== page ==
Of the places I have worked during my career, the best have been companies in which there was a gender-balanced workforce. Having similar numbers of male and female employees has a positive impact on everything from organisational culture to management style.
The reasons for this come down to basic human nature. In a single-sex dominated environment, power plays and politics are more likely to be evident. Even up the mix and the focus shifts more to outcomes where people instead rely on their capabilities and resourcefulness.
Overall, the atmosphere of gender-balanced companies makes them far better places in which to work. Individuals — men and women — tend to be recognised for their contribution and the value they bring to teams and the organisation as a whole.
For these reasons, it makes sense for all organisations to be striving to address any gender imbalance that exists within their employee ranks. By taking purposeful action, they will be better placed to change the mix and thus create a more inclusive and productive environment.
It’s not all about flexibility
As part of my PhD studies, I recently conducted some qualitative and quantitative research to determine what factors were most important for the development of a gender-balanced workplace. The results confirmed some of my preconceptions, but blew others out of the water.
For example, I had initially thought women would be attracted to workplaces that offered flexibility in working hours. This, I’d thought, would help in balancing the demands of children and family life. However the research results proved this wasn’t the case.
For the vast majority of my interview subjects, factors such as having salaries commensurate with those of male colleagues and being able to work towards defined goals sat at the top of their priority lists.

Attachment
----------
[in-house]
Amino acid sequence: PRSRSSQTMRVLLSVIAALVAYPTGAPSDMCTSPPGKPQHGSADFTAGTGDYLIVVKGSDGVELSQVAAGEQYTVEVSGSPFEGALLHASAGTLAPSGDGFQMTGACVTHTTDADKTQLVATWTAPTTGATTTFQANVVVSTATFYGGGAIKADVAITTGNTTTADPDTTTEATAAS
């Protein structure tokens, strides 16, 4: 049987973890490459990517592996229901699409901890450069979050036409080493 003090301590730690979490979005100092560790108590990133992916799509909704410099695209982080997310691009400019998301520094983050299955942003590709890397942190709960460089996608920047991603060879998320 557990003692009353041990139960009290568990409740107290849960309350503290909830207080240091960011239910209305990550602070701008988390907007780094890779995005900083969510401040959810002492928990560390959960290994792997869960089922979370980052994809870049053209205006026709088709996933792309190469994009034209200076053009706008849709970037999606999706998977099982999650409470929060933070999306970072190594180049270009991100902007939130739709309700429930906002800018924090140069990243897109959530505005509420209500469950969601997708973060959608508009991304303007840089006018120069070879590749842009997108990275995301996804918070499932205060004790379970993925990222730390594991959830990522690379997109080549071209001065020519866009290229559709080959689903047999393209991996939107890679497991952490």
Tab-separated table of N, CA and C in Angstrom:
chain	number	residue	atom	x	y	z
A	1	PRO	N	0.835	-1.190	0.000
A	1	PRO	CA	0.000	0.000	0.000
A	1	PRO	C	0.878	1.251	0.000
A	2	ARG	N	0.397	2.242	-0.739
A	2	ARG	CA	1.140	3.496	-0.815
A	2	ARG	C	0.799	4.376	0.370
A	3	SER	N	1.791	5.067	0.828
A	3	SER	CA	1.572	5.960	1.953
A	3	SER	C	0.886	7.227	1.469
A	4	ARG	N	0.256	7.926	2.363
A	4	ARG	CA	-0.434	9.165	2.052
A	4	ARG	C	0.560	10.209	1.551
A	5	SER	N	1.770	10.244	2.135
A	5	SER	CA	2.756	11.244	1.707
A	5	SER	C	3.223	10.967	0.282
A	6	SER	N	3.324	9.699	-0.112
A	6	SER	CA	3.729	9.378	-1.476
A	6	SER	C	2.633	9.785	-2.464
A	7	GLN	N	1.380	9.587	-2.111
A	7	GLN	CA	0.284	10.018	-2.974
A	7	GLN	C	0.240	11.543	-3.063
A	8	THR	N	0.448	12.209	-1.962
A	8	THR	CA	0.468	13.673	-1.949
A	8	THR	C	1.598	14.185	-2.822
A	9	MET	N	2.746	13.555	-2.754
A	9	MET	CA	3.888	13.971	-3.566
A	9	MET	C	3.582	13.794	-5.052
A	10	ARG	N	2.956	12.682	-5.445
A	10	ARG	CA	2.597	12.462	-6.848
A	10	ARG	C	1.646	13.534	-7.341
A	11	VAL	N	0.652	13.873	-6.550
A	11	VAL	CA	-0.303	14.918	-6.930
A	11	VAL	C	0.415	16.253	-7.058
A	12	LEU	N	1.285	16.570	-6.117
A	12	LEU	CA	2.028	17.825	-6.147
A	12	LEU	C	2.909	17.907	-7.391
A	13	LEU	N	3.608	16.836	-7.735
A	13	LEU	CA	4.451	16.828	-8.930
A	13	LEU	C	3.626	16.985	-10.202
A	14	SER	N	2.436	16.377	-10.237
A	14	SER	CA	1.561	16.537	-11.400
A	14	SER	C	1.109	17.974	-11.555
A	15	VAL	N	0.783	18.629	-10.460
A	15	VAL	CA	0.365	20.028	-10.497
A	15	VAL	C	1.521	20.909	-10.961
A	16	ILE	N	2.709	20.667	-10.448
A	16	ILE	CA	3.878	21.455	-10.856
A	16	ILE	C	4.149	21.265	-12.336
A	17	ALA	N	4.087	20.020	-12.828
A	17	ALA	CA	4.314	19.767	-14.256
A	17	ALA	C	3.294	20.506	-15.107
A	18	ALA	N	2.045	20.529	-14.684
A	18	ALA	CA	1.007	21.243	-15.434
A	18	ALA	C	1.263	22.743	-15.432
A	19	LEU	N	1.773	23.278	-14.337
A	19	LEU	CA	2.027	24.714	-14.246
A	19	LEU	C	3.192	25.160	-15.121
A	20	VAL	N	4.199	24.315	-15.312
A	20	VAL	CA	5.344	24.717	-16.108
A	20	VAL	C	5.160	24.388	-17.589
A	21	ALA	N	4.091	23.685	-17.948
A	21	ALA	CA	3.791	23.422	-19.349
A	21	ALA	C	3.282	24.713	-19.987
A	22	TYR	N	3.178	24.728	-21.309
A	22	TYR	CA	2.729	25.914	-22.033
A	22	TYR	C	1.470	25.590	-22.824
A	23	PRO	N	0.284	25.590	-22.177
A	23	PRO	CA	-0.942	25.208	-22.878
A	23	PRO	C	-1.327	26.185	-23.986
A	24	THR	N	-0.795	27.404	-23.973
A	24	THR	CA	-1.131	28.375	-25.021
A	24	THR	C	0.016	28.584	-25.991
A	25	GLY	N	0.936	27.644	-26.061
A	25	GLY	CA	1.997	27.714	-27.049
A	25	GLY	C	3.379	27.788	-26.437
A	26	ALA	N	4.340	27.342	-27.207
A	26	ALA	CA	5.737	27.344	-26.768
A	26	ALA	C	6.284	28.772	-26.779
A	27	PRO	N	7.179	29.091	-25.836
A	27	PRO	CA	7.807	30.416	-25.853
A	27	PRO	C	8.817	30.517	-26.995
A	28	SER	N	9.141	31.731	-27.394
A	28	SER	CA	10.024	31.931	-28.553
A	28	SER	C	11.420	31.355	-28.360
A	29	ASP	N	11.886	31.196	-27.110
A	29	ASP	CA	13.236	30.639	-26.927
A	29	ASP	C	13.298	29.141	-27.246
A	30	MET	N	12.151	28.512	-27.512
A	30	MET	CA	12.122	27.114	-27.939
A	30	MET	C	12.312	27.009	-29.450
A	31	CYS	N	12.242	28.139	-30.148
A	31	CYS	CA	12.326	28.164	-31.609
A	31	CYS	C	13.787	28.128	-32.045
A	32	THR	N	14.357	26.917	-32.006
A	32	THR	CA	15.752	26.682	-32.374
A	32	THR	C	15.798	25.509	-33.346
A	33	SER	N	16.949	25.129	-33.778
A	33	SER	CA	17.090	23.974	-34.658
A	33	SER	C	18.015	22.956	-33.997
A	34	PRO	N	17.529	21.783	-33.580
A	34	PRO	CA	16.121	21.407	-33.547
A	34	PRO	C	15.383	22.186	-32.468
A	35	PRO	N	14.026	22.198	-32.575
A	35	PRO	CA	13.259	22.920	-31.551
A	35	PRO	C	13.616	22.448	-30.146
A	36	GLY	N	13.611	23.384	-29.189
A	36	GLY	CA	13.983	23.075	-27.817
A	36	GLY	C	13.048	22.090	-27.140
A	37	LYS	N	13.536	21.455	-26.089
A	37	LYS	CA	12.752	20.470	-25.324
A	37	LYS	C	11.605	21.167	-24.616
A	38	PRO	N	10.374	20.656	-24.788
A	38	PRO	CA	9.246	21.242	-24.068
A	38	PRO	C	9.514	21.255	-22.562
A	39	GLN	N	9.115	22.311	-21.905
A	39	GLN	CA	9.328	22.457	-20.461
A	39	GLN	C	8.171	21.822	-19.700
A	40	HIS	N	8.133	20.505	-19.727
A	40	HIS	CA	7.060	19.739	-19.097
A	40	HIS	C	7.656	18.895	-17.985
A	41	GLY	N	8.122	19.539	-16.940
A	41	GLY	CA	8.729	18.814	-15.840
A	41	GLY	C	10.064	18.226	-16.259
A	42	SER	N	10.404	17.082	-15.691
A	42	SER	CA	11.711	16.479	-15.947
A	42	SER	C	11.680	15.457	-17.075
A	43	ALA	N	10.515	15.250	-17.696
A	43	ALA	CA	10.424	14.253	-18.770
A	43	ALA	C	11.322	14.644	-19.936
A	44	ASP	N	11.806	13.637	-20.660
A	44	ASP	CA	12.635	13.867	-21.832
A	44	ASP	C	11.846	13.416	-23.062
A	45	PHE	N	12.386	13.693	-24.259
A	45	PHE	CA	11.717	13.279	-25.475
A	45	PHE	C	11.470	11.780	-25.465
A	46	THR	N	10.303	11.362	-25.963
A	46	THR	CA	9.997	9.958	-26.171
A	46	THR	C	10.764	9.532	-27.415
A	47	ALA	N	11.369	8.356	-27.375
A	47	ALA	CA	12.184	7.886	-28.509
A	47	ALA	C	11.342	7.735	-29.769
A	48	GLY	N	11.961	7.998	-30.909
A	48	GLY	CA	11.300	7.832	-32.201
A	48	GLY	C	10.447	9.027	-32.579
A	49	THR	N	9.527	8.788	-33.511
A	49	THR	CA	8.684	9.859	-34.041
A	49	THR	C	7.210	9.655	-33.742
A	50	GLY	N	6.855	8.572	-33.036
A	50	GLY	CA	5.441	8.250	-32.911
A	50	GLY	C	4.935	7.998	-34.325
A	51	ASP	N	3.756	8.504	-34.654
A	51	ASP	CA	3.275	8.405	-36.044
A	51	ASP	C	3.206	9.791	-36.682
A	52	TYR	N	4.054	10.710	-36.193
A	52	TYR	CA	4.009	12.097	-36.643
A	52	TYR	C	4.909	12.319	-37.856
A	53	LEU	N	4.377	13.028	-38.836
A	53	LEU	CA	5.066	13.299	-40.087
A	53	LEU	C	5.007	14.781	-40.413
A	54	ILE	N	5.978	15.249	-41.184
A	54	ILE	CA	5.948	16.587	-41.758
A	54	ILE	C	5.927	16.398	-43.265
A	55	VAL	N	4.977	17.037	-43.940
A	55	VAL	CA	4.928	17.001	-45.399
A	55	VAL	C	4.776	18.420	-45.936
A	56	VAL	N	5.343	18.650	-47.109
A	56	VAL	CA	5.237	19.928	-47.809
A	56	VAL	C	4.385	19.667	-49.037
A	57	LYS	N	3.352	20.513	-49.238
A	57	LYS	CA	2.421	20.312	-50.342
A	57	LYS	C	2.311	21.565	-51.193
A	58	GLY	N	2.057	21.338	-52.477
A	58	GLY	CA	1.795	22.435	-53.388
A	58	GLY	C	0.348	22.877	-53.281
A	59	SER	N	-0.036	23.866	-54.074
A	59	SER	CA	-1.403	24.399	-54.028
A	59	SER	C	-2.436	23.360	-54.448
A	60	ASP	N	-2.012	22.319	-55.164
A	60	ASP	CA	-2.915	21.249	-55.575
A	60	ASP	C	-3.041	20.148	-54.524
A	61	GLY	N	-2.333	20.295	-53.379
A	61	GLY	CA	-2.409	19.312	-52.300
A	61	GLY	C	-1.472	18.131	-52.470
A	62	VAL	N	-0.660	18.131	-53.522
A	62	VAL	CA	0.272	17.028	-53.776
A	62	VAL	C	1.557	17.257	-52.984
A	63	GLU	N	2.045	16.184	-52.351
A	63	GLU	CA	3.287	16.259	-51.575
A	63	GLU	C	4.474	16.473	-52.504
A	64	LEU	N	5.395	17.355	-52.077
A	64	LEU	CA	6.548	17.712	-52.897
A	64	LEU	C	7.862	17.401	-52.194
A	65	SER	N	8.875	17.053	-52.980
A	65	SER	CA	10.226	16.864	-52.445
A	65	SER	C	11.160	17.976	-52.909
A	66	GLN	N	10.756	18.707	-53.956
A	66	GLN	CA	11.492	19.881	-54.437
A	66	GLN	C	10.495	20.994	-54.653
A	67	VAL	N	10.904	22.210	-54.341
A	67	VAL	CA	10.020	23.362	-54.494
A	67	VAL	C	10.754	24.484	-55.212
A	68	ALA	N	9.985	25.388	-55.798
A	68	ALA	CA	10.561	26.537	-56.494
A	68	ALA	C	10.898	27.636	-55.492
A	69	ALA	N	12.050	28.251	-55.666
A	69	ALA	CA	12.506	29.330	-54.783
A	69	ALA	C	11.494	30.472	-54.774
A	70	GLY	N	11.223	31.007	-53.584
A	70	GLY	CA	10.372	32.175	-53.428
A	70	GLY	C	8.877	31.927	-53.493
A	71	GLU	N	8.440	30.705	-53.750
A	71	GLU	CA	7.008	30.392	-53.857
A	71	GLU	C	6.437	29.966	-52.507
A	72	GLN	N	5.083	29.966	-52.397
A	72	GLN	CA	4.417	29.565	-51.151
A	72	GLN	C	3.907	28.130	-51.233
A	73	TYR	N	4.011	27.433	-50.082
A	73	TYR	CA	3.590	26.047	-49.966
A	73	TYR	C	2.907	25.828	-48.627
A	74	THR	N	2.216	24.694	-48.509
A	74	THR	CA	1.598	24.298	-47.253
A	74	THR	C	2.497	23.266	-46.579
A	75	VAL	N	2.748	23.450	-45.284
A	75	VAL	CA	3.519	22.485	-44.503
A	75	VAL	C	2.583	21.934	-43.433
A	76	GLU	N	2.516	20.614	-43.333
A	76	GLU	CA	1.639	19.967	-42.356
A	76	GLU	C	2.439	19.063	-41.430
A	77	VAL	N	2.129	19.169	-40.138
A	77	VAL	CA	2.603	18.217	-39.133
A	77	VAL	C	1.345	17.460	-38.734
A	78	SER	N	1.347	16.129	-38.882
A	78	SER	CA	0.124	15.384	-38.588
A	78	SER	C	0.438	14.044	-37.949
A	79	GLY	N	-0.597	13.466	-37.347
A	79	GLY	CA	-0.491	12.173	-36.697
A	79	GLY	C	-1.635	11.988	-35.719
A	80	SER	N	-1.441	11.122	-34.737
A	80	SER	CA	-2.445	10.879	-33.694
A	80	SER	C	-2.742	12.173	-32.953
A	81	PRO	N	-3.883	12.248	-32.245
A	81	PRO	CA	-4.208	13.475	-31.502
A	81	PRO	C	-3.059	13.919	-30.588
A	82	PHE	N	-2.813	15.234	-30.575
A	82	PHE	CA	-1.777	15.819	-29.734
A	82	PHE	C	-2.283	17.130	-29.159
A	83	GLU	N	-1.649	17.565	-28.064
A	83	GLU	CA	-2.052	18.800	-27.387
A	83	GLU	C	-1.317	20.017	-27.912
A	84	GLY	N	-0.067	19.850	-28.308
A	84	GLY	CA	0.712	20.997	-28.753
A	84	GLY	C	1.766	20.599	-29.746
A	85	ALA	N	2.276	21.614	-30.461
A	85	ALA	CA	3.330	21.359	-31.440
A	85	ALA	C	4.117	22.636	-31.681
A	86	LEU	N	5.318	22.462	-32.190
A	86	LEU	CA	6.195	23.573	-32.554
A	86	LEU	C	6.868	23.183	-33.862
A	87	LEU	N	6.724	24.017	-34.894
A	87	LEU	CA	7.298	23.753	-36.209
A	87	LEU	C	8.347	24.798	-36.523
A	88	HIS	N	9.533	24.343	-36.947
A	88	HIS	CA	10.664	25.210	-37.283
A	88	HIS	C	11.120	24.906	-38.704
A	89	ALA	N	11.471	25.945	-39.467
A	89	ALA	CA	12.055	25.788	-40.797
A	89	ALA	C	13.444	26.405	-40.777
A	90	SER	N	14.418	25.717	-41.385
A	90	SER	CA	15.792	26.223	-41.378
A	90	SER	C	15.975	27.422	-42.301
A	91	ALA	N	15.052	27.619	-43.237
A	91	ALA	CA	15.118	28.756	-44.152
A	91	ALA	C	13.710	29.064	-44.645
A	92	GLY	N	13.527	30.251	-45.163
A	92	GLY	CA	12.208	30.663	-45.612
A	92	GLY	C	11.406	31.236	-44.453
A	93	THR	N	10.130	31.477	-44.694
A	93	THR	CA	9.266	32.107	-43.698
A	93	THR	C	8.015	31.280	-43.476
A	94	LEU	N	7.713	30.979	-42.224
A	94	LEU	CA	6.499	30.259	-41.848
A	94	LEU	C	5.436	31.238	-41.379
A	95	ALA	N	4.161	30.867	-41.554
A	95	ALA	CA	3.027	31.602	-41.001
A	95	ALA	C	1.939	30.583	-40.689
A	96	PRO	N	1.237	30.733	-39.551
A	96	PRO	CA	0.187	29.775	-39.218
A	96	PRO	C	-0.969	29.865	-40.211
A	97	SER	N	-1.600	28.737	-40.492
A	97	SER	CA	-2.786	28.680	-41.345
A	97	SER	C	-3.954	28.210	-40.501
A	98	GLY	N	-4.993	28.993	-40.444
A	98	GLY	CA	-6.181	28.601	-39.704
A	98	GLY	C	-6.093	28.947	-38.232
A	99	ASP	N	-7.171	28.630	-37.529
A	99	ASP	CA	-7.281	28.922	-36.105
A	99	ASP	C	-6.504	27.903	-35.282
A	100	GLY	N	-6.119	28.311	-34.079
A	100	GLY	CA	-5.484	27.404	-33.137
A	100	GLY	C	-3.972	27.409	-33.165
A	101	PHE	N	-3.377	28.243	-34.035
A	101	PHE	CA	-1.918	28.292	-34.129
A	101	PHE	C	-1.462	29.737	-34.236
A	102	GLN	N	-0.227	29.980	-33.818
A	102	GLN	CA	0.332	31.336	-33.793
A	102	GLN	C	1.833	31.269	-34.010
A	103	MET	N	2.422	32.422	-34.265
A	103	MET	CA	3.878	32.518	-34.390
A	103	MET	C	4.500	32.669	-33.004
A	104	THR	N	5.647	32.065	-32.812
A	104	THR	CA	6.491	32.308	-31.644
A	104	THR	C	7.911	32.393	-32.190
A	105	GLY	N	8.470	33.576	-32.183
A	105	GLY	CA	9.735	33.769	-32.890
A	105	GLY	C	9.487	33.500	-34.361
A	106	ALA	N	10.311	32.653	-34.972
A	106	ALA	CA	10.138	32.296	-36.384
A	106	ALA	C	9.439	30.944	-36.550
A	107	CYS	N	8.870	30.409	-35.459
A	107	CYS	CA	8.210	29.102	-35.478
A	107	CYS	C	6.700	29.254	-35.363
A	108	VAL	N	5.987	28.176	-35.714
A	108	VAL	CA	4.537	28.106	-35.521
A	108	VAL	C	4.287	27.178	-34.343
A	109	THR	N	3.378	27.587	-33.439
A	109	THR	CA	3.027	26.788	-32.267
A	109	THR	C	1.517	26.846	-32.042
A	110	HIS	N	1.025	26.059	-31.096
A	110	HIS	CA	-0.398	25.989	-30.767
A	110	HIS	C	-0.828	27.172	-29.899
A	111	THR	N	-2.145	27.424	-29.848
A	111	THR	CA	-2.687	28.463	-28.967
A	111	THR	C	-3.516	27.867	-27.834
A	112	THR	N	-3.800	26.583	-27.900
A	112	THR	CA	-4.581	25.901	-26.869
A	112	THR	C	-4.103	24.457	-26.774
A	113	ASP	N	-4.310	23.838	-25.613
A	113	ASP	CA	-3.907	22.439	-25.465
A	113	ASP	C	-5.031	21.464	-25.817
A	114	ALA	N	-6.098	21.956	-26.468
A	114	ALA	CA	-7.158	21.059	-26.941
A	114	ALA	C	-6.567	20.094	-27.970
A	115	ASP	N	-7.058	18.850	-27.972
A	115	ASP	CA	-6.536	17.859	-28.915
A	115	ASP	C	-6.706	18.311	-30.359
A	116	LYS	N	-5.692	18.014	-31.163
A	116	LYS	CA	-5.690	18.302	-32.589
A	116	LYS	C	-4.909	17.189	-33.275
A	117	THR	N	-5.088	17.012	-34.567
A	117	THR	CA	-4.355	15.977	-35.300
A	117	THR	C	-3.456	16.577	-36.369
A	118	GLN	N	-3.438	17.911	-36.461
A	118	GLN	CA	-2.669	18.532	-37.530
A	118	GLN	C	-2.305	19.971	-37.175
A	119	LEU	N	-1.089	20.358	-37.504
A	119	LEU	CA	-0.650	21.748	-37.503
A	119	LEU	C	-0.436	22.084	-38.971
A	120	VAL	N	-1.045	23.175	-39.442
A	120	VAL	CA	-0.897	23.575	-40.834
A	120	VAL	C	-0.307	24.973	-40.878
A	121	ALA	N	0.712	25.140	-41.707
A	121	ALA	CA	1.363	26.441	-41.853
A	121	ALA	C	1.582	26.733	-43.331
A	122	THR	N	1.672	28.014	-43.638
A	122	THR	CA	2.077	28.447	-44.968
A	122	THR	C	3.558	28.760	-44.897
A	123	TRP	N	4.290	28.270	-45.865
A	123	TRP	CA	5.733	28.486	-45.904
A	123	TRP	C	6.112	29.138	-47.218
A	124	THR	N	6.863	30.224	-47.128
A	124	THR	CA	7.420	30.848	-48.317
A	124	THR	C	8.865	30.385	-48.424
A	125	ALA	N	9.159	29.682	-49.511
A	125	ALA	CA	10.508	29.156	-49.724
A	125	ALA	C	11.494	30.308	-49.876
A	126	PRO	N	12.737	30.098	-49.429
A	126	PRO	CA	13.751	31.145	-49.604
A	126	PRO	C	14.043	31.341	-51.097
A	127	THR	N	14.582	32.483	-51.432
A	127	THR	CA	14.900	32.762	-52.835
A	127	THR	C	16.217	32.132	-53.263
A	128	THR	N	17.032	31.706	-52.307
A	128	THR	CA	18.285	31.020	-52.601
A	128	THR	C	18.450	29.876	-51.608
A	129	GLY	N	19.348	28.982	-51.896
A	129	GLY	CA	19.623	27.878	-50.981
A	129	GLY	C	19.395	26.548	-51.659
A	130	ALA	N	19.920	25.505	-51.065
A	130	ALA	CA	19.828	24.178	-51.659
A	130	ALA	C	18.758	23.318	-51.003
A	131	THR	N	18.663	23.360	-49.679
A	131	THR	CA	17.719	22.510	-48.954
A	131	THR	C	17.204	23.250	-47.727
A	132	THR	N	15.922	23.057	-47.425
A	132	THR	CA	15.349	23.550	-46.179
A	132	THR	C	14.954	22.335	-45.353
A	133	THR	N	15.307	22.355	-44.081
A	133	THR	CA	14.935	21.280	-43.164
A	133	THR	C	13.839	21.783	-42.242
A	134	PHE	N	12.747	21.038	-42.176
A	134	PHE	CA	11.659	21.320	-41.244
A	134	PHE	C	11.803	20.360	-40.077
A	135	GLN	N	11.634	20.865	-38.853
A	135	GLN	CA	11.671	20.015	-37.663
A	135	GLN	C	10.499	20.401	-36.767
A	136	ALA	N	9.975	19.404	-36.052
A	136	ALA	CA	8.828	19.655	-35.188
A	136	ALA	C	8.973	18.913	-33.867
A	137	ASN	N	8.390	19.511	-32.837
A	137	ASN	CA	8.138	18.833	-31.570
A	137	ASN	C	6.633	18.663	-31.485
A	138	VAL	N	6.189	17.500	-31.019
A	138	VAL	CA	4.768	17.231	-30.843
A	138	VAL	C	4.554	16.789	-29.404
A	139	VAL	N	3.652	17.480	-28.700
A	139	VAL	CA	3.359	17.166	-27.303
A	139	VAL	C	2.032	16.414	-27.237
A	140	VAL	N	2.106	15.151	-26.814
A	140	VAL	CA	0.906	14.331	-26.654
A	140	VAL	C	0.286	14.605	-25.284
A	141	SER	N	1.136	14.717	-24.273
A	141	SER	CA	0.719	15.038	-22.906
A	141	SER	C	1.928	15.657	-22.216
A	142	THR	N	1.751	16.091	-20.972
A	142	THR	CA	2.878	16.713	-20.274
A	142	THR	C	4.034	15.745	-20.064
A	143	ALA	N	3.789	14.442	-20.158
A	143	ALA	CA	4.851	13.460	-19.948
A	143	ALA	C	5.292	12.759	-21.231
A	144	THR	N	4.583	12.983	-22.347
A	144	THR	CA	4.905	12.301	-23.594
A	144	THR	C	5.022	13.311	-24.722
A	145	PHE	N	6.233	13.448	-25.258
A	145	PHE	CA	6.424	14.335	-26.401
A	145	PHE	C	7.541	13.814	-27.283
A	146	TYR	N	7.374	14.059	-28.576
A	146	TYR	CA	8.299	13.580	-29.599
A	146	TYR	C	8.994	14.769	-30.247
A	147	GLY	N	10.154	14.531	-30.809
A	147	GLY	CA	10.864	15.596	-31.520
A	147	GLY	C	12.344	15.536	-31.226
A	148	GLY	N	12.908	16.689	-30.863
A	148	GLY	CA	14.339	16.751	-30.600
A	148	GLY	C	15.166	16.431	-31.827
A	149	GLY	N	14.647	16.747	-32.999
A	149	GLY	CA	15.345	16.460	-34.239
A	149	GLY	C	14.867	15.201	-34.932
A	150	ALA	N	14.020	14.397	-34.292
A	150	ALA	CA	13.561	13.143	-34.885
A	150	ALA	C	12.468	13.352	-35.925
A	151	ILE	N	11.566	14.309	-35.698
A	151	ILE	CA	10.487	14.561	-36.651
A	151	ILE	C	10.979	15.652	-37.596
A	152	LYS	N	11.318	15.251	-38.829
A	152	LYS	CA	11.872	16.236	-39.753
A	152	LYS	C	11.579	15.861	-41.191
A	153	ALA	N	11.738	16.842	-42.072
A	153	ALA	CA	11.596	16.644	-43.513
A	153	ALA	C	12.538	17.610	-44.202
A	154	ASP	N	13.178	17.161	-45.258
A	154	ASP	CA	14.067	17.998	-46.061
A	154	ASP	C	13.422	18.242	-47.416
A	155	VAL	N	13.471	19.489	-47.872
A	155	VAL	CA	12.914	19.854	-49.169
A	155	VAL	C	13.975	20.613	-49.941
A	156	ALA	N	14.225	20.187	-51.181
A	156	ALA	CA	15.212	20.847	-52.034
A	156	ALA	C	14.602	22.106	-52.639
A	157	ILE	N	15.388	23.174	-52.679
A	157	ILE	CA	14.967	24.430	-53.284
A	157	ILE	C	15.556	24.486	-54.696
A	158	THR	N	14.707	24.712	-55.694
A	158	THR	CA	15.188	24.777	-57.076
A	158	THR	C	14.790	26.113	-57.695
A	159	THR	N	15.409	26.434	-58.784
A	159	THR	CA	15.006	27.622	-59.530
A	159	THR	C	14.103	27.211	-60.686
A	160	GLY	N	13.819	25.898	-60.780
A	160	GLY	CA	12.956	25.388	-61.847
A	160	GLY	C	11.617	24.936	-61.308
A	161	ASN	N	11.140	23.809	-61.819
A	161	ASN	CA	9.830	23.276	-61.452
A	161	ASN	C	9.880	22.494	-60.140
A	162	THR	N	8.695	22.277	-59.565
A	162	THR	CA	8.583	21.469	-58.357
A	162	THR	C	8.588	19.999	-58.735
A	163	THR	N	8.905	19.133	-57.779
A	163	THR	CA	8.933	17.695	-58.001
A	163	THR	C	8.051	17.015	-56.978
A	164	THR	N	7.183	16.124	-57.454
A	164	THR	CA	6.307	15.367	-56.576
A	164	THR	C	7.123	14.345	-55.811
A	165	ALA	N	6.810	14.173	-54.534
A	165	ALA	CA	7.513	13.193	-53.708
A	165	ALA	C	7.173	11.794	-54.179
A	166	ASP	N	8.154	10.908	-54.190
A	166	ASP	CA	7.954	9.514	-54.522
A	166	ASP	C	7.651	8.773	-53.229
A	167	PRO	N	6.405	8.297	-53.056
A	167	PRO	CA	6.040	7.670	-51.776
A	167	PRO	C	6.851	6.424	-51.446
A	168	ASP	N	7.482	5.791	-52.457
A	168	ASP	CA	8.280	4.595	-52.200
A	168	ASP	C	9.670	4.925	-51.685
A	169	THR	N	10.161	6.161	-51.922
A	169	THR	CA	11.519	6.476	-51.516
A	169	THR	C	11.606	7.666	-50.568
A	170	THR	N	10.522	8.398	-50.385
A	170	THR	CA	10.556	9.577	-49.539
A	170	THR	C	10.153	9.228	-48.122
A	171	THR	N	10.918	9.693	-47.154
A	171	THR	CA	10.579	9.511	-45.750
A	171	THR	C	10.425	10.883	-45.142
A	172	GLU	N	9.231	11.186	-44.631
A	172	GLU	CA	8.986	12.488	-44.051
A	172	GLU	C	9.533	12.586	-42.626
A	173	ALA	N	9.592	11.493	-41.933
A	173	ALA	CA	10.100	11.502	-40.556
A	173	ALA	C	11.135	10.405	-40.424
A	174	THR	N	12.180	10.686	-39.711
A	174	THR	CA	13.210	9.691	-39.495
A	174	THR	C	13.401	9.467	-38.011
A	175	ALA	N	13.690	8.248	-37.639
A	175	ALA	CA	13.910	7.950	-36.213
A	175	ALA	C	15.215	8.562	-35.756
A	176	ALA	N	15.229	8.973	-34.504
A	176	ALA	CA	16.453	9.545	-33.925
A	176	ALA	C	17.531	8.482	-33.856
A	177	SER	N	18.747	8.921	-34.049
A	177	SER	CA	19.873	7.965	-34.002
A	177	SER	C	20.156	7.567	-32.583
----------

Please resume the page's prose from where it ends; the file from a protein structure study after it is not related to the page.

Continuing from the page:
My research showed that the professional desires of women are no different from those of men. They want to be working as working as part of a successful team and feel as though they are meeting their full personal potential.
Recruiting women into the workplace
As they embrace the goal of establishing a gender-balanced workforce, organisations need to look critically at the way they recruit new staff. One area that should be examined is the advertisements used to notify prospects of new positions.
Experience shows men will apply for a job even if they only match 60 per cent of the required criteria. Women, on the other hand, are likely to only apply if they feel they meet them all.
For this reason, job ads should be written in ways that attract a range of applicants with varying experience and qualifications. The ads should also incorporate images that show a diverse workplace and one in which they would be made to feel welcome.
As well as traditional advertising, it’s also worth making use of the social networks of women who are already within the organisation. Recommendations from people you know are very important and so a ‘heads up’ on a new job from a friend can be very motivating.
Once applications have been received, it’s then worth implementing a policy of ‘blind’ reviews. Here, the names and genders of applicants are removed from CVs before they are evaluated by the recruitment panel. This removes any unintended bias that might creep in and ensures the most suitable person is offered the job.
Ongoing professional development
Once new female staff members are employed, it’s important to ensure there are opportunities for ongoing professional development. Formal and informal mentoring programs should be established that link new staff with more experienced professionals who can provide guidance and advice.
One example of an external mentoring program is the Women Lead Australia initiative supported by global IT services company, HCL Technologies. This program involves pairing mentees with senior mentors who meet with them on a regular basis to discuss career planning and skills development.
Such mentoring programs help to ensure there is a pipeline of developing talent that will rise through the organisation to its highest levels. No one is self-made and it’s working with others in this way that can ensure employees will reach their full potential.
A journey, not a destination
It will naturally take time before the majority of organisations have a gender-balanced workforce, but that’s not to say that progress isn’t being made in many areas. Indeed, you only have to think back to the days when women were expected to leave the workforce as soon as they had children to realise how far things have already progressed.
There’s no question that the efforts required to achieve diversity are worth it. When you consider the world of the future, where there will be increasing usage of artificial intelligence, machine learning and robotics, having half the population under represented will mean many of the potential benefits may not be realised. Let’s take steps today to address the issue.
Joseph Smith is Director, Products Cloud Business at Optus.
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